Federal Rules of Civil Procedure, Fed. R. Civil P. 12, Fed. R. Civil P. 8 March 1, 2011
Neutral Science Panels: Two Examples of Panels of Court-Appointed Experts in the Breast Implants Product Liability Litigation

This report to the Judicial Conference Committee on Court Administration and Case Management describes two different types of independent panels used in the silicone gel breast implants litigation. The use of such panels of appointed experts represents a marked departure from the traditional means of presenting and considering testimony. This report describes these expert panels in sufficient detail to permit others to understand the procedures that were used, the benefits that resulted, and the problems that arose. A similar version of this report was originally delivered to the Committee in November 1999.

Federal Rules of Evidence, Fed. R. Evid. 706 June 15, 2001
Northern District of Illinois Mandatory Initial Discovery Pilot Project Standing Order

Beginning on June 1, 2017, the Northern District of Illinois is participating in a three-year pilot project known as the “Mandatory Initial Discovery Pilot Project,” which is studying whether requiring parties in civil cases to respond to a series of standard discovery requests before undertaking other discovery reduces the cost and delay of civil litigation. In this pilot project, when making mandatory initial discovery responses parties are required to disclose both favorable and unfavorable information that is relevant to their claims or defenses regardless of whether they intend to use the information in their cases.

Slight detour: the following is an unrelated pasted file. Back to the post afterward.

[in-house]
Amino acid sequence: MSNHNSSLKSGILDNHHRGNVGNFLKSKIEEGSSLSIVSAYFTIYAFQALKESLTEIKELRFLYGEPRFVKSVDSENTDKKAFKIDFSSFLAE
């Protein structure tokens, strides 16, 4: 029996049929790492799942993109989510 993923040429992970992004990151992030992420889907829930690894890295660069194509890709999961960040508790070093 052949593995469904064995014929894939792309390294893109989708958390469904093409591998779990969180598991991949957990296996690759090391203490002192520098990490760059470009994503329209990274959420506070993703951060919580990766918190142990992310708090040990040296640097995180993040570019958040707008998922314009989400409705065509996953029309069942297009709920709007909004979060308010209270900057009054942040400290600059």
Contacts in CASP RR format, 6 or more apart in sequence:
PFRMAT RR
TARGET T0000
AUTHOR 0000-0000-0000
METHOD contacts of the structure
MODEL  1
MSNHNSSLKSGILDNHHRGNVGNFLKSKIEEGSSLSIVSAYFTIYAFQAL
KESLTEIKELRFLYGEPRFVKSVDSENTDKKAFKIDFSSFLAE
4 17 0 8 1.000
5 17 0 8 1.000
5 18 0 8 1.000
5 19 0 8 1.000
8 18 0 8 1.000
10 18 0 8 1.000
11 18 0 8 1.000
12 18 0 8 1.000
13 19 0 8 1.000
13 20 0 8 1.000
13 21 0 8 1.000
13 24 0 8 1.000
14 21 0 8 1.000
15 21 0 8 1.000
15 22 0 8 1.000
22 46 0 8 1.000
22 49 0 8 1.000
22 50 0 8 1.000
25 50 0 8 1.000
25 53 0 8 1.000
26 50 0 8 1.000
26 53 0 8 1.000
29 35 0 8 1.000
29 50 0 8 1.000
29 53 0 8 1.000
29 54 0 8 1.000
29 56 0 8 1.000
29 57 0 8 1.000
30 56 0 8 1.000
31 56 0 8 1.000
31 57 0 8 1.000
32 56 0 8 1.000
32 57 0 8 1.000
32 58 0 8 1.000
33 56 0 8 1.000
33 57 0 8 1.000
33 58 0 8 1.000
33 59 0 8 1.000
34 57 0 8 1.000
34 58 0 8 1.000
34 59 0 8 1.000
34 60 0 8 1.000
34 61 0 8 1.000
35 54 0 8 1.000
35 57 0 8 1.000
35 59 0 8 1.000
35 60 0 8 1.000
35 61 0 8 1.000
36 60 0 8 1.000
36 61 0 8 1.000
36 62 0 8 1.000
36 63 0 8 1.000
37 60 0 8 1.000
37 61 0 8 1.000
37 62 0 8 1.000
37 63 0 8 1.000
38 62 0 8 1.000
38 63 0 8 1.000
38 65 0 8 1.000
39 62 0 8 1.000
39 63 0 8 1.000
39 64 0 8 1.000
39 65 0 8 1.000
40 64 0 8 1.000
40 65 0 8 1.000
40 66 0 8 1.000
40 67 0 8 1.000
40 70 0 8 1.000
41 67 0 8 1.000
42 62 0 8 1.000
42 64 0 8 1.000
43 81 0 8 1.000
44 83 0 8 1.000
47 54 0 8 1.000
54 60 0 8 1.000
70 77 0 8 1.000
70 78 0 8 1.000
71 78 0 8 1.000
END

General Order 17-0005 specifies that a Standing Order will be entered in all covered cases. The Standing Order, In re Mandatory Initial Discovery Pilot Program in the Northern District of Illinois, explains the parties’ obligations under the pilot project and sets forth the initial discovery requests to which the parties must respond. All civil cases assigned to participating judges, except those categories of cases exempted by the Standing Order, are included in the pilot program and subject to the Standing Order.

A Federal Judicial Center website displays additional information about the Mandatory Initial Discovery Pilot Project in the Northern District of Illinois.

Federal Rules of Practice and Procedure, Federal Rules of Civil Procedure December 1, 2018
Numerical and Durational Limitations on Discovery Events as Adopted in Federal Local Rules and State Practices

Conducted at the request of Advisory Committee on Civil Rules, the report describes the local rules or practices in all ninety-four federal districts regarding numerical limitations on interrogatories and depositions and durational limits on depositions.

Federal Rules of Civil Procedure, Fed. R. Civil P. 26, Fed. R. Civil P. 33 February 1, 1998
Overview of Federal Class Actions: Past, Present, and Future, Second Edition

An analysis and discussion of the origins, development, and existing state of the law governing class actions.

Federal Rules of Civil Procedure, Fed. R. Civil P. 23 January 1, 1977
Past and Potential Uses of Empirical Research in Civil Rulemaking

This article describes some of the advantages, disadvantages, potential benefits, and limitations of conducting empirical research to inform the civil rulemaking process. The article documents and analyzes the impact of fourteen Center studies during the last fourteen years in response to specific requests from rulemakers who wished to examine empirical data relevant to contemplated changes in the Federal Rules of Civil Procedure. From 77 Notre Dame Law Review 1121 (April 2002).

Federal Rules of Civil Procedure April 1, 2002